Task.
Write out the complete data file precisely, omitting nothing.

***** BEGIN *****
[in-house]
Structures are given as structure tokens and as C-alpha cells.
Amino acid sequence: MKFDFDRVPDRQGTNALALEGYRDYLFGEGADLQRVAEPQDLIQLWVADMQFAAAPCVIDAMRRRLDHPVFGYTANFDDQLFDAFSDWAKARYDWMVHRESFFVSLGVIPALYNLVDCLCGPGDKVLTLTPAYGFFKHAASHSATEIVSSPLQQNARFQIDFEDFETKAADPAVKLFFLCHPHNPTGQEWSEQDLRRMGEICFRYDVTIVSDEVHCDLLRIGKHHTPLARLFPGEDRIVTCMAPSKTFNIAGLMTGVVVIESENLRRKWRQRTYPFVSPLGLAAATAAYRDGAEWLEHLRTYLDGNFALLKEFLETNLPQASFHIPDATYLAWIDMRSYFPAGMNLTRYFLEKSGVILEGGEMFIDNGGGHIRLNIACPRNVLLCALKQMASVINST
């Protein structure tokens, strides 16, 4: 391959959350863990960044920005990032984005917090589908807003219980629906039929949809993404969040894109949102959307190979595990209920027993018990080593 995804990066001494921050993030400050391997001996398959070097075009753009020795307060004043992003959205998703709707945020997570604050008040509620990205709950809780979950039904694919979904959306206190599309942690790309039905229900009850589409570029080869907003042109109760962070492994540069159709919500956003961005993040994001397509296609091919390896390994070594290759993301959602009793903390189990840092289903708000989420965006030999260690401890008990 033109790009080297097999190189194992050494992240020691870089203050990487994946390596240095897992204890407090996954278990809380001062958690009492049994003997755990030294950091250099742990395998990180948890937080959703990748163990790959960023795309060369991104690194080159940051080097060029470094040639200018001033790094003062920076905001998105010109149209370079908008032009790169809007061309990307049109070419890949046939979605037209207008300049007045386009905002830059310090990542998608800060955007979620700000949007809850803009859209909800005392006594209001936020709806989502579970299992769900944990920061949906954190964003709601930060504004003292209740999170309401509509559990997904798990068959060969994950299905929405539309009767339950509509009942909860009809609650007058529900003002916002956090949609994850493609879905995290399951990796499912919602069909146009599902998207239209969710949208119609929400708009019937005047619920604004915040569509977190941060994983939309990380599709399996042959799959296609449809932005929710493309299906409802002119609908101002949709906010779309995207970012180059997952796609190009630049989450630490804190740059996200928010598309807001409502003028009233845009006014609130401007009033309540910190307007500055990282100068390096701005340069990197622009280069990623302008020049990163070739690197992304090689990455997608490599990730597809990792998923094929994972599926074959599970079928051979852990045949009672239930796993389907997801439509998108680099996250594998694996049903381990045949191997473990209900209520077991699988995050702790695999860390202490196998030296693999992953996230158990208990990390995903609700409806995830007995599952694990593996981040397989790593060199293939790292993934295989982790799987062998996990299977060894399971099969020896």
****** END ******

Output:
[in-house]
Structures are given as structure tokens and as C-alpha cells.
Amino acid sequence: MKFDFDRVPDRQGTNALALEGYRDYLFGEGADLQRVAEPQDLIQLWVADMQFAAAPCVIDAMRRRLDHPVFGYTANFDDQLFDAFSDWAKARYDWMVHRESFFVSLGVIPALYNLVDCLCGPGDKVLTLTPAYGFFKHAASHSATEIVSSPLQQNARFQIDFEDFETKAADPAVKLFFLCHPHNPTGQEWSEQDLRRMGEICFRYDVTIVSDEVHCDLLRIGKHHTPLARLFPGEDRIVTCMAPSKTFNIAGLMTGVVVIESENLRRKWRQRTYPFVSPLGLAAATAAYRDGAEWLEHLRTYLDGNFALLKEFLETNLPQASFHIPDATYLAWIDMRSYFPAGMNLTRYFLEKSGVILEGGEMFIDNGGGHIRLNIACPRNVLLCALKQMASVINST
């Protein structure tokens, strides 16, 4: 391959959350863990960044920005990032984005917090589908807003219980629906039929949809993404969040894109949102959307190979595990209920027993018990080593 995804990066001494921050993030400050391997001996398959070097075009753009020795307060004043992003959205998703709707945020997570604050008040509620990205709950809780979950039904694919979904959306206190599309942690790309039905229900009850589409570029080869907003042109109760962070492994540069159709919500956003961005993040994001397509296609091919390896390994070594290759993301959602009793903390189990840092289903708000989420965006030999260690401890008990 033109790009080297097999190189194992050494992240020691870089203050990487994946390596240095897992204890407090996954278990809380001062958690009492049994003997755990030294950091250099742990395998990180948890937080959703990748163990790959960023795309060369991104690194080159940051080097060029470094040639200018001033790094003062920076905001998105010109149209370079908008032009790169809007061309990307049109070419890949046939979605037209207008300049007045386009905002830059310090990542998608800060955007979620700000949007809850803009859209909800005392006594209001936020709806989502579970299992769900944990920061949906954190964003709601930060504004003292209740999170309401509509559990997904798990068959060969994950299905929405539309009767339950509509009942909860009809609650007058529900003002916002956090949609994850493609879905995290399951990796499912919602069909146009599902998207239209969710949208119609929400708009019937005047619920604004915040569509977190941060994983939309990380599709399996042959799959296609449809932005929710493309299906409802002119609908101002949709906010779309995207970012180059997952796609190009630049989450630490804190740059996200928010598309807001409502003028009233845009006014609130401007009033309540910190307007500055990282100068390096701005340069990197622009280069990623302008020049990163070739690197992304090689990455997608490599990730597809990792998923094929994972599926074959599970079928051979852990045949009672239930796993389907997801439509998108680099996250594998694996049903381990045949191997473990209900209520077991699988995050702790695999860390202490196998030296693999992953996230158990208990990390995903609700409806995830007995599952694990593996981040397989790593060199293939790292993934295989982790799987062998996990299977060894399971099969020896």